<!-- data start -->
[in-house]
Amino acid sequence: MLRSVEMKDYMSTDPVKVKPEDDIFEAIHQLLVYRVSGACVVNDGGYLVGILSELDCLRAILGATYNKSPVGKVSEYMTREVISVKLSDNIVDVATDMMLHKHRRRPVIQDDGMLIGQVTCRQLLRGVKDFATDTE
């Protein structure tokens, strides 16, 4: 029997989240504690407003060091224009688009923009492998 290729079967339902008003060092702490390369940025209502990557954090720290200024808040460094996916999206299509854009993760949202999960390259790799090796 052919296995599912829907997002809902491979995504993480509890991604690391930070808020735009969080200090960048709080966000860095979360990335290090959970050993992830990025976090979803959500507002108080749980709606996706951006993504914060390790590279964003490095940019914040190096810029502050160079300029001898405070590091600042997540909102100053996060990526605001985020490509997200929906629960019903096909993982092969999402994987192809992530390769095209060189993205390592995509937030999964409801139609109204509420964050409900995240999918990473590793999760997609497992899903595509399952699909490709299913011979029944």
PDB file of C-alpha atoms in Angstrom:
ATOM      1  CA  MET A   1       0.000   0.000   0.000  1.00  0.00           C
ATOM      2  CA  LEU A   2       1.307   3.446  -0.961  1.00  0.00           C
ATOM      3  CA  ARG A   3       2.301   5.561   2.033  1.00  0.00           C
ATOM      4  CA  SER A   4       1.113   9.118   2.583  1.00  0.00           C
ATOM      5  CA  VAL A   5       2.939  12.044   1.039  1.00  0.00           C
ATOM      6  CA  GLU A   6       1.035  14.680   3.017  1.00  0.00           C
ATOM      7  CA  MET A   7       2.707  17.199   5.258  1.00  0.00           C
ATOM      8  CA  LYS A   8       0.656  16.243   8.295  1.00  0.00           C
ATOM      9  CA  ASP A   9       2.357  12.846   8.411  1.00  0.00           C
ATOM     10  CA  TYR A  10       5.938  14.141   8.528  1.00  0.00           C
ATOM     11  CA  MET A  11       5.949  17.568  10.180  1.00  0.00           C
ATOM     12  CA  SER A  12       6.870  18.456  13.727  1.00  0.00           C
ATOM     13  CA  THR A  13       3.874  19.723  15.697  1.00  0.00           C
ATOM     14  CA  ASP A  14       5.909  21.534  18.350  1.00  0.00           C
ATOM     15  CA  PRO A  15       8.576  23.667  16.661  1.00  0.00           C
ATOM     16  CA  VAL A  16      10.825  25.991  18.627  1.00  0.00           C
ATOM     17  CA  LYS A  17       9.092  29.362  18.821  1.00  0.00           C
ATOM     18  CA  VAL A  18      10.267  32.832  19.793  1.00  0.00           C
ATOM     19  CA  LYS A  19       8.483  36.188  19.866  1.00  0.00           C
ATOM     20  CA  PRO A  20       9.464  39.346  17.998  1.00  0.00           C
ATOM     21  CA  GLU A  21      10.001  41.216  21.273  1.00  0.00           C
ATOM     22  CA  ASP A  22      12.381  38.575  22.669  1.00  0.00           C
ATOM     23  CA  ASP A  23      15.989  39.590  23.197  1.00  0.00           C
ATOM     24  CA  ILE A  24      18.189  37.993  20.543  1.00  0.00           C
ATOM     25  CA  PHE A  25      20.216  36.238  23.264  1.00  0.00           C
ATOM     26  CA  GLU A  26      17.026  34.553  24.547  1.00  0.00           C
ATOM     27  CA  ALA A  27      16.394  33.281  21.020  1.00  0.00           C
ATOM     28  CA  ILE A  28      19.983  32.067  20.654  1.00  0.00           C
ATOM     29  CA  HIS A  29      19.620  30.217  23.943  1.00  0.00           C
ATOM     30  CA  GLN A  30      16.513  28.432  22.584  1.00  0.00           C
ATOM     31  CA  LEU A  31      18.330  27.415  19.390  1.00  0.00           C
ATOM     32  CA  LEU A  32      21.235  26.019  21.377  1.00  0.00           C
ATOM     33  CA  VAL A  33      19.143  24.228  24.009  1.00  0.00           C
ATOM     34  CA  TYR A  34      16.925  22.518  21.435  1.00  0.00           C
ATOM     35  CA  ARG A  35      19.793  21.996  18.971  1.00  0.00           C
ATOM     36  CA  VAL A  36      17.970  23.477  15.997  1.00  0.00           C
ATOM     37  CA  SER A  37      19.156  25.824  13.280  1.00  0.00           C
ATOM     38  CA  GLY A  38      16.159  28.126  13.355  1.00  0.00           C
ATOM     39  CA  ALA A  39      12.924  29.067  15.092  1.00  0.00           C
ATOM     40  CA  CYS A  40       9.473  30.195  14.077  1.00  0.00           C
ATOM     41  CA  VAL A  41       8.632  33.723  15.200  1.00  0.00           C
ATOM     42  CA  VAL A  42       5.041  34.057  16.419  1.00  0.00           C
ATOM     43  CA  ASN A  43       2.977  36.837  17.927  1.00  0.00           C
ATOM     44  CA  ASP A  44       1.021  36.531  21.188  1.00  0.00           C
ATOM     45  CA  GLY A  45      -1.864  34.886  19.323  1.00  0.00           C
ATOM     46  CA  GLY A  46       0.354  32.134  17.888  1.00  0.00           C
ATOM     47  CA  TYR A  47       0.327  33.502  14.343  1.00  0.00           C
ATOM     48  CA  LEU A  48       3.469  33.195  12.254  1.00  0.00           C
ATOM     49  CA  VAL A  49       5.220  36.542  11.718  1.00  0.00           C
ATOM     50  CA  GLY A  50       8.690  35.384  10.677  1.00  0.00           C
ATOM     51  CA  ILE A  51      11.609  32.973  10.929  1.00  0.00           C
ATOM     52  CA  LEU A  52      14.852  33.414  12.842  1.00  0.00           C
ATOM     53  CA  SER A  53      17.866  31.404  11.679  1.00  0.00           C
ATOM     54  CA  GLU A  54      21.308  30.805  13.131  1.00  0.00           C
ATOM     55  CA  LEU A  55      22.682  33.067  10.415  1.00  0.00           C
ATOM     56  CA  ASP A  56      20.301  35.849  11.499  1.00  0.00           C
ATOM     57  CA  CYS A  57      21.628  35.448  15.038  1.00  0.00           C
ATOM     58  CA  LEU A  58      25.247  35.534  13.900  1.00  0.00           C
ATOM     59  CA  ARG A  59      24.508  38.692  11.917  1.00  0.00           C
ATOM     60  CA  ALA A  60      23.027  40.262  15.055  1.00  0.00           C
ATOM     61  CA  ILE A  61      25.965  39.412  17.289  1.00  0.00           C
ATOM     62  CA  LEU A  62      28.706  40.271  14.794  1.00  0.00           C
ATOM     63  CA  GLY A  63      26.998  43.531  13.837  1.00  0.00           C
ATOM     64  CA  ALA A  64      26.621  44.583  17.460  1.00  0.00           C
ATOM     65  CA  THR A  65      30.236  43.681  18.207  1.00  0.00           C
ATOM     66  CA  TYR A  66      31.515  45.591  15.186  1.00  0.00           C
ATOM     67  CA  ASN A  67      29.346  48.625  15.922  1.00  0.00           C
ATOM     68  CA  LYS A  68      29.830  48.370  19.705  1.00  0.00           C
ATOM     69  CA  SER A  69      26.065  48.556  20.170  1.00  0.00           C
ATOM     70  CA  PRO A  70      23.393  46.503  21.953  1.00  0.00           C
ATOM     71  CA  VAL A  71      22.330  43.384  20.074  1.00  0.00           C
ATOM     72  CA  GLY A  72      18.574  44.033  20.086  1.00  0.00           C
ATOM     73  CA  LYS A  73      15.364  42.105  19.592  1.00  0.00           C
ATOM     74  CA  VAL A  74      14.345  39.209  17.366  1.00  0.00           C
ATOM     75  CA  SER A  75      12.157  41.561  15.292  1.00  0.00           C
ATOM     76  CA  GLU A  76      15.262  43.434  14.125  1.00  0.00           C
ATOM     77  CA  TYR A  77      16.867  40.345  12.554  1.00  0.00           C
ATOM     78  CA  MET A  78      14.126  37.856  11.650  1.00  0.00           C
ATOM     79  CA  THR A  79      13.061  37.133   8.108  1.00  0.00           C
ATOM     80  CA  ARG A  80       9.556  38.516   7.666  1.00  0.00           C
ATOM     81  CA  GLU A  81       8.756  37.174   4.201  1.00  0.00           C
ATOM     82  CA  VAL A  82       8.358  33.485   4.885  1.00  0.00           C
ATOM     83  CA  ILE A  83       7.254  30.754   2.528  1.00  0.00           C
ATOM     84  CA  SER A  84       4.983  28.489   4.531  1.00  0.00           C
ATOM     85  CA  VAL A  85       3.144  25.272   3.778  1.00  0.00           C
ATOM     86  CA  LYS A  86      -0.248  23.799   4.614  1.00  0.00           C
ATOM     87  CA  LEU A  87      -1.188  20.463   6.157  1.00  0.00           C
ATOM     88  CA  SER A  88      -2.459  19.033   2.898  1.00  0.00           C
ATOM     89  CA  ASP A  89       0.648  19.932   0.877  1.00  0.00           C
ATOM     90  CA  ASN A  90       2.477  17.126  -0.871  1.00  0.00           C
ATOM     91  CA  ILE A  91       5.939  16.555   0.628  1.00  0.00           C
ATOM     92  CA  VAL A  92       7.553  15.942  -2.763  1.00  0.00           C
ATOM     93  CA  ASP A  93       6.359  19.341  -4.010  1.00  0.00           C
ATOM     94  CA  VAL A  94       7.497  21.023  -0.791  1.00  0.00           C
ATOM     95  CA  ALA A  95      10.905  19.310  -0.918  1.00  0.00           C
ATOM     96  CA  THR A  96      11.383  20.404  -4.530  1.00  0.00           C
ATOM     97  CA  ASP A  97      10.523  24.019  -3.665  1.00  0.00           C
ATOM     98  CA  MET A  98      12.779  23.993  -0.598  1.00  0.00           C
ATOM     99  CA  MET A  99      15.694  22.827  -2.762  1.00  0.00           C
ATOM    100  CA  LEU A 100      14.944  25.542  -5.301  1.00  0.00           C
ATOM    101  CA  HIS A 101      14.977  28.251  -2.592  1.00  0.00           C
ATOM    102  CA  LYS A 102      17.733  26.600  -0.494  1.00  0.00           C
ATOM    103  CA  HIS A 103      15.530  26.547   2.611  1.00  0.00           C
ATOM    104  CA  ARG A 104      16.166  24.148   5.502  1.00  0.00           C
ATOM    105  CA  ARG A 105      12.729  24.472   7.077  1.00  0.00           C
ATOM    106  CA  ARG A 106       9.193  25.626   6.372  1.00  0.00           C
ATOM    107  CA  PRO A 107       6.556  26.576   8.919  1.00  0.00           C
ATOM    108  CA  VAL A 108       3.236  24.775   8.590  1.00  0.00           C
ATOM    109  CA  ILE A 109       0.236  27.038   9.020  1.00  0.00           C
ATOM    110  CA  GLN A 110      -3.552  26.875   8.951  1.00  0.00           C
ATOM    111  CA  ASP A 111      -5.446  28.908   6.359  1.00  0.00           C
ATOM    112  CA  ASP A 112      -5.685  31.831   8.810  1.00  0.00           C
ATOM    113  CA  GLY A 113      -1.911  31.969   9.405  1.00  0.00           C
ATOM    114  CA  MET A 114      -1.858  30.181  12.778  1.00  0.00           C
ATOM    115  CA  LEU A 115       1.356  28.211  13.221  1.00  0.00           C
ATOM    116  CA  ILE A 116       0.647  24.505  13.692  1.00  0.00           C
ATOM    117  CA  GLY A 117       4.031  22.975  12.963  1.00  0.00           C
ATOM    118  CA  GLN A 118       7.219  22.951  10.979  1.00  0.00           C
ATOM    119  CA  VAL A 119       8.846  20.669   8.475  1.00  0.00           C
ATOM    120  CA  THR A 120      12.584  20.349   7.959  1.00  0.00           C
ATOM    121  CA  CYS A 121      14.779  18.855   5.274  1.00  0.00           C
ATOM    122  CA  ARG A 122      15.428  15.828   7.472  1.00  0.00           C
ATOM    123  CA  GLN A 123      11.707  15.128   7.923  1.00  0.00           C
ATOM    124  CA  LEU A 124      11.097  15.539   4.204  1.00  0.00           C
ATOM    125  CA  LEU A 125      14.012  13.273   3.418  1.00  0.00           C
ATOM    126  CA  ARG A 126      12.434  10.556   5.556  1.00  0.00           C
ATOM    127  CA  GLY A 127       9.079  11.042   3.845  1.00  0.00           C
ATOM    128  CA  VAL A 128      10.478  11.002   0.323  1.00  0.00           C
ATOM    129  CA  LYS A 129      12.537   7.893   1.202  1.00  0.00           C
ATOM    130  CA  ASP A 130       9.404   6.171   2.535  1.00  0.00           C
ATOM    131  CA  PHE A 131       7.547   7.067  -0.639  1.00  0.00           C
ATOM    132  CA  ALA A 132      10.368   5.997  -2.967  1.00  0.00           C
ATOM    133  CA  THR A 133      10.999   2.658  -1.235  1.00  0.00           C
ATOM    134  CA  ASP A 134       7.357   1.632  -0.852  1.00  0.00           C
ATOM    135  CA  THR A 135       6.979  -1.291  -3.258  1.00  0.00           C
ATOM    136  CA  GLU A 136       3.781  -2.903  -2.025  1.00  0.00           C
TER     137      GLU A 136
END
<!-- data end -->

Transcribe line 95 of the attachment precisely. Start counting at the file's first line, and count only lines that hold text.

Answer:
ATOM     91  CA  ILE A  91       5.939  16.555   0.628  1.00  0.00           C